FIG. 15 shows a technique for feedback control of beam direction to substantially eliminate fluctuations in wavelength due to fluctuations in beam direction. In this case, the signal from photodiode 32B is used by feedback control unit 88 to drive very fast response PZT driver 86 to control the position of tuning mirror 10. Control unit 88 controls driver 86 to maintain the signal from photodiode detector 32B at a substantially constant value. The result is that light reflected off grating 12 is reflected at a substantially constant angle. Since the beams from both the diode laser and the gas discharge laser follow substantially the same path through the LNP, the gas discharge laser beam must reflect off the grating at a substantially constant angle. This means that the selected wavelength will be substantially constant. This arrangement permits adjustment of tuning mirror 10 during periods when the gas discharge laser is idle. This permits the system to correct for wavelength drift during idle periods when the prior art wavelength feedback mechanisms are not available. This arrangement also permits pre-tuning of wavelength prior to the start of discharge operation.
The reader should note that additional control could be achieved by using the quadrant detector shown in FIG. 14 and replacing mirror 10 with a mirror which can be controlled in two directions of rotation so that both horizontal and vertical beam direction fluctuations could be corrected. Correcting for vertical beam fluctuations is not necessary for wavelength control but could be useful for control of pulse energy fluctuation due to beam deflections in the vertical direction. Applicant estimates based on knife edge experiments to test for vertical beam fluctuations that vertical beam fluctuations can be the cause of pulse energy variations in the range of about 2 to 5 percent. These fluctuations could be substantially eliminated by a feedback control similar to the one described in detail above for compensating for horizontal fluctuations. An alternate to the use of the quadrant detector would be to use a second knife edge detector system but positioned to measure only vertical beam fluctuations. This could be used to control the rotation of mirror 10 about a horizontal pivot axis or an additional tuning mirror could be placed in the beam path for vertical beam deflection compensation.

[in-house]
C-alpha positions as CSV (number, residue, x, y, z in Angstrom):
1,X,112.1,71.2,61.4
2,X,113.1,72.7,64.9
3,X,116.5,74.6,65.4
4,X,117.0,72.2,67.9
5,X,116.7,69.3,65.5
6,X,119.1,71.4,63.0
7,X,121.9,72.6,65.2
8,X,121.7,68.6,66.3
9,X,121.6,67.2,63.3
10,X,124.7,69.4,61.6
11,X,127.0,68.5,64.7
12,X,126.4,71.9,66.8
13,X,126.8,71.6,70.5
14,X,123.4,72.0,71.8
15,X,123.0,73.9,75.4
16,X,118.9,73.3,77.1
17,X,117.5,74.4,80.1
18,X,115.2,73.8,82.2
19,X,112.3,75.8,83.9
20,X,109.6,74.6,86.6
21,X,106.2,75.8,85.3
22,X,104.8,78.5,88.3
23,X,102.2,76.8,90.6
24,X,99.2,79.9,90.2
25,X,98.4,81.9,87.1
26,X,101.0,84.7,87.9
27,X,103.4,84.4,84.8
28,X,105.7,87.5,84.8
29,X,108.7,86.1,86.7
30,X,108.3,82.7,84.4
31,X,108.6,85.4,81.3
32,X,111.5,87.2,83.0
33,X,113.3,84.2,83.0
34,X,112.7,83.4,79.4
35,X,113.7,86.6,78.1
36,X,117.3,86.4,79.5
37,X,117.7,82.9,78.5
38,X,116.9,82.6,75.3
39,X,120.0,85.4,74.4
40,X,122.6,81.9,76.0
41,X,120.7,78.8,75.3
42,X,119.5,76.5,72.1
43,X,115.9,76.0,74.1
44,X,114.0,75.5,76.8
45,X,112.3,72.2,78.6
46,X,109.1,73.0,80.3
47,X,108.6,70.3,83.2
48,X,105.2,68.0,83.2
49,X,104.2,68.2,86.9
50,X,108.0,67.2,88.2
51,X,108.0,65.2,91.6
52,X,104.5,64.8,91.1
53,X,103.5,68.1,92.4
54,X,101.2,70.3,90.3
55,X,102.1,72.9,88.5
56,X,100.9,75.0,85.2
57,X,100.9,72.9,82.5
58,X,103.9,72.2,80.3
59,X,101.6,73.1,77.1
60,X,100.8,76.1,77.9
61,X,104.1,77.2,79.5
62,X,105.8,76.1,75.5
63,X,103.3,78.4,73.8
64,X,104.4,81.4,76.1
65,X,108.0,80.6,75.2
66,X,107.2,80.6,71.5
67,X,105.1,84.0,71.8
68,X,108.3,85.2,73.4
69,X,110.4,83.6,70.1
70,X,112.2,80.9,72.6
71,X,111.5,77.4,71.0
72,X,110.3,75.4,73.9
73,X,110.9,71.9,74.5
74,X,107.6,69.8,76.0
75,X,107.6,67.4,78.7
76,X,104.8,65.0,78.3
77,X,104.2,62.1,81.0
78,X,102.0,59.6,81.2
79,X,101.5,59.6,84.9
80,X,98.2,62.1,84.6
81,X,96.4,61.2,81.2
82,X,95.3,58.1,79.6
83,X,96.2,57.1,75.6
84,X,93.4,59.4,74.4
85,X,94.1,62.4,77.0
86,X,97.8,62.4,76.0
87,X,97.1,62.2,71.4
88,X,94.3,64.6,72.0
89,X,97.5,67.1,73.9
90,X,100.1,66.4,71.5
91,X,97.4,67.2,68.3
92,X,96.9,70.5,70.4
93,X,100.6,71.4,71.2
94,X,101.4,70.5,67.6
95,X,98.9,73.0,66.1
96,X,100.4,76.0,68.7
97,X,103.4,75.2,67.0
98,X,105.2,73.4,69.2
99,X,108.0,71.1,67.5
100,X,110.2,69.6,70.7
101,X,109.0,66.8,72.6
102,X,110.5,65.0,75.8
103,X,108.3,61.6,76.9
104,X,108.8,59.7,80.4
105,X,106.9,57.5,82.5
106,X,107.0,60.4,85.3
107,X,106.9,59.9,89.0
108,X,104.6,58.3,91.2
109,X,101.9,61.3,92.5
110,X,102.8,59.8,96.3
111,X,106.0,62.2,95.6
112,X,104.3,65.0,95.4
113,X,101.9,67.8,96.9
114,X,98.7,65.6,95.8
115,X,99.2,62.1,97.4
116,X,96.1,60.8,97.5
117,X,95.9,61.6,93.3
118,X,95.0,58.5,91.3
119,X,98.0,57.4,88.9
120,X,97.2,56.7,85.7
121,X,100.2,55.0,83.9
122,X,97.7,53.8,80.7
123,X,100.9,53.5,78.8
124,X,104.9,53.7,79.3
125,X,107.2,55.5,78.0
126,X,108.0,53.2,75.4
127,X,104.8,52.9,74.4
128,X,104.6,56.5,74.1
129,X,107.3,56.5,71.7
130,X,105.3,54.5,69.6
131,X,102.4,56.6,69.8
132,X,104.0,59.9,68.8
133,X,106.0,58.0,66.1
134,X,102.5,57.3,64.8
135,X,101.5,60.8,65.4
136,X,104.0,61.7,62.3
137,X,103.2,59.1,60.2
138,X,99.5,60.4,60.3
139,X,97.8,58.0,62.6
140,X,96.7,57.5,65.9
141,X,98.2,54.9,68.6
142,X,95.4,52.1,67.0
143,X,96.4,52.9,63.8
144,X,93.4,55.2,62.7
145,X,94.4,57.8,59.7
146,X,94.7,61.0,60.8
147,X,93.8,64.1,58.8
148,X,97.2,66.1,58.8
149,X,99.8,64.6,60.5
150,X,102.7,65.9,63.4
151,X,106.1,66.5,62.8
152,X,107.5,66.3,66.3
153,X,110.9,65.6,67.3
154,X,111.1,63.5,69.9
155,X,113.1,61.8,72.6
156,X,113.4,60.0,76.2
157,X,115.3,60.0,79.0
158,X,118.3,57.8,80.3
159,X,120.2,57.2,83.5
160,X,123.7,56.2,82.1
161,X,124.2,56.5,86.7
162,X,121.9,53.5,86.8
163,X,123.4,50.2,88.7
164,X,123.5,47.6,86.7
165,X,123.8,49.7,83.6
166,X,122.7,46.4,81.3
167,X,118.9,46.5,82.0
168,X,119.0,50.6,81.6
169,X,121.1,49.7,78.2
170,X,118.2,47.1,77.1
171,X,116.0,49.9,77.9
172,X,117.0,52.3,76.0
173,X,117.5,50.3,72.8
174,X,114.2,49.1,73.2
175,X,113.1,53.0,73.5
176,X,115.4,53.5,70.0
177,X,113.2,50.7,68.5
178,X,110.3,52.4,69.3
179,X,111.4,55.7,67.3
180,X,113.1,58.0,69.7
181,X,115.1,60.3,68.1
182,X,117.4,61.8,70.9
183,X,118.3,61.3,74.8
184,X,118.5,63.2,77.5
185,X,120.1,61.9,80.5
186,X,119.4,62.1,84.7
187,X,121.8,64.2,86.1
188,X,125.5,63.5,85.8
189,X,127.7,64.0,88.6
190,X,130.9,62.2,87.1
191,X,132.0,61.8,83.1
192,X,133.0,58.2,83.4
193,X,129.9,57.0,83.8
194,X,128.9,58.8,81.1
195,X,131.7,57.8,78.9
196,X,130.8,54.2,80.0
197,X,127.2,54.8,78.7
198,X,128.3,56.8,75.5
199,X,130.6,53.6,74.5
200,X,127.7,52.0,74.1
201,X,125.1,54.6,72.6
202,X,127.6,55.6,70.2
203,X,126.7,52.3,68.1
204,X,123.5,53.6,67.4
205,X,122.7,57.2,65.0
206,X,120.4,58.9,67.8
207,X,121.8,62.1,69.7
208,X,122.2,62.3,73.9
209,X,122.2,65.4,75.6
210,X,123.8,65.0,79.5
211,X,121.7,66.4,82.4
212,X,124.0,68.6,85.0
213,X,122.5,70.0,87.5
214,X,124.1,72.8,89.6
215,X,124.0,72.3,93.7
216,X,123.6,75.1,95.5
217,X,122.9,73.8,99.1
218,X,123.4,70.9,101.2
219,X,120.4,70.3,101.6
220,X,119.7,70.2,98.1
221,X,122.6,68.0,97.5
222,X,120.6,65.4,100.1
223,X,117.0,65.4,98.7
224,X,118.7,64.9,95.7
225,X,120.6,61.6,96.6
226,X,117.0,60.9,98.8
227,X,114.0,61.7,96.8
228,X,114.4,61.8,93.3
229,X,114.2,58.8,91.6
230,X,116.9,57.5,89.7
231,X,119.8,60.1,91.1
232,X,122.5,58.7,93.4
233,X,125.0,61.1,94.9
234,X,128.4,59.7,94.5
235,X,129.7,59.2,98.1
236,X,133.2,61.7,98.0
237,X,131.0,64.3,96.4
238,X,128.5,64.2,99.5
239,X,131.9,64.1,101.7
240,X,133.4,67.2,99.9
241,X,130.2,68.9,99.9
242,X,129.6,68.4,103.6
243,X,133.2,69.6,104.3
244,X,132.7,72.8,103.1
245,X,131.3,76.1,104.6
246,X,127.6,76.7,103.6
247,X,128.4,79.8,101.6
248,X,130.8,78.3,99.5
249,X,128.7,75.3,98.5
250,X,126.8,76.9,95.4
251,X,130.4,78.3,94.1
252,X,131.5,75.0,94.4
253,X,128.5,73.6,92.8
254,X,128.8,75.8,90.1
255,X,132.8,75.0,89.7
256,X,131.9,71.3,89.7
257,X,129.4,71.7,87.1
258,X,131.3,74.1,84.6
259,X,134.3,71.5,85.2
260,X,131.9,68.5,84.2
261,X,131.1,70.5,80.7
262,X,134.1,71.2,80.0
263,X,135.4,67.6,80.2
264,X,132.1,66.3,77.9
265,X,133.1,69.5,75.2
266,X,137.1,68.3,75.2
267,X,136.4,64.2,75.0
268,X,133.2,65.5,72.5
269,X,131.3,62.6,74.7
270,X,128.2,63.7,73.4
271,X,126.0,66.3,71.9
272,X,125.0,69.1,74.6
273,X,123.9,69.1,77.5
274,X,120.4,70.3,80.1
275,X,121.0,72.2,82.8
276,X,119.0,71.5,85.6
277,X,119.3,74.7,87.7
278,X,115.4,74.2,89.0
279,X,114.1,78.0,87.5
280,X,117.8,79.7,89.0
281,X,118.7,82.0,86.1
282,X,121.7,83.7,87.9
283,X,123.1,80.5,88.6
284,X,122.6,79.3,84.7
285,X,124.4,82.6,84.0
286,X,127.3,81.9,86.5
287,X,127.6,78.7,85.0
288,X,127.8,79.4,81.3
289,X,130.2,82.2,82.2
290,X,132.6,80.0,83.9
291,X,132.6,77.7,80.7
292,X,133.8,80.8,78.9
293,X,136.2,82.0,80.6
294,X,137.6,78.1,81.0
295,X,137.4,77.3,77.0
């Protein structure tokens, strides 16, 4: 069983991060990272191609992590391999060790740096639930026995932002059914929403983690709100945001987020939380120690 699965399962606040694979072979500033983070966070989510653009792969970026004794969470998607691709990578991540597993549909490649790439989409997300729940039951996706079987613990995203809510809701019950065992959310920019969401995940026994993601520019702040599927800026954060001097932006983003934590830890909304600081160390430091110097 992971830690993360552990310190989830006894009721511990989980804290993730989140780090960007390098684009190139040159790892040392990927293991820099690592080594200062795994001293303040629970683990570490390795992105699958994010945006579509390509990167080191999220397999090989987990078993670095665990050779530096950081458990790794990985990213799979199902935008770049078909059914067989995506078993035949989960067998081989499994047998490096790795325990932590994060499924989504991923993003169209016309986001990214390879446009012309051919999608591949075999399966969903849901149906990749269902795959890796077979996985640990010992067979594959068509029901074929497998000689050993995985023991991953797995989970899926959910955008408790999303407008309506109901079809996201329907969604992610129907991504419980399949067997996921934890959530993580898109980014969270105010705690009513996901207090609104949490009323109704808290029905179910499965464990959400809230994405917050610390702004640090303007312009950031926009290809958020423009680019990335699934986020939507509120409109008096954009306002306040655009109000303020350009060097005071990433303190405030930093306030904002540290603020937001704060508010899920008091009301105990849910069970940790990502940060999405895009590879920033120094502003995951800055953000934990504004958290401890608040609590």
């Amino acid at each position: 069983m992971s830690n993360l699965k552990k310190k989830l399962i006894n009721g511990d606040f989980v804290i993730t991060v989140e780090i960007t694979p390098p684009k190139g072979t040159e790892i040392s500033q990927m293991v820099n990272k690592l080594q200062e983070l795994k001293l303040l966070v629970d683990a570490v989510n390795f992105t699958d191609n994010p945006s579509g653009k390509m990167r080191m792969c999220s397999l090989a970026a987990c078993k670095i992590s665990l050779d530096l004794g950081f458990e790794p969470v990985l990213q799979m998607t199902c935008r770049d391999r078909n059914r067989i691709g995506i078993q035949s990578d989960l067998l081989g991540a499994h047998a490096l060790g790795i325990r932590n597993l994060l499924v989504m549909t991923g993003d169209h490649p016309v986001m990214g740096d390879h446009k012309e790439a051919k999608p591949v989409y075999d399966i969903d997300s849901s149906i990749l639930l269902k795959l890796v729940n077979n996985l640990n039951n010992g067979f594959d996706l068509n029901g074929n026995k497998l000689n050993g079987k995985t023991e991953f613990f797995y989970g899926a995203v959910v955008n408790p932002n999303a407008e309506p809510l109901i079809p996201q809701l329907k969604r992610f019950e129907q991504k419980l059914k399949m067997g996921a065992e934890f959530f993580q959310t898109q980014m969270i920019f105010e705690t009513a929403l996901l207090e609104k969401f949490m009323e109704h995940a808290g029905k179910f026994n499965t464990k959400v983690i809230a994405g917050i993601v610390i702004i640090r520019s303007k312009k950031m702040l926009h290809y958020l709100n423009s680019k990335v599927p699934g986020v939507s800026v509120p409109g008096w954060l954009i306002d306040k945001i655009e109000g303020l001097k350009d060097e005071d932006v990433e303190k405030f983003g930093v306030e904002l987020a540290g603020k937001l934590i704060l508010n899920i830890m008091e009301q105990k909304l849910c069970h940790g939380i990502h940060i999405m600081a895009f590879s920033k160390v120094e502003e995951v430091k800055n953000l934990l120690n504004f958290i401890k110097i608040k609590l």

Various modifications may be made to the present invention without altering its scope. For example, the windows could be oriented at angles other than about 45° and the Brewster's angle. Applicant recommends a general range between about 40° and 70°. Those skilled in the art will recognize many other possible variations. Accordingly, the above disclosure is not intended to be limiting and the scope of the invention should be determined by the appended claims and their legal equivalents.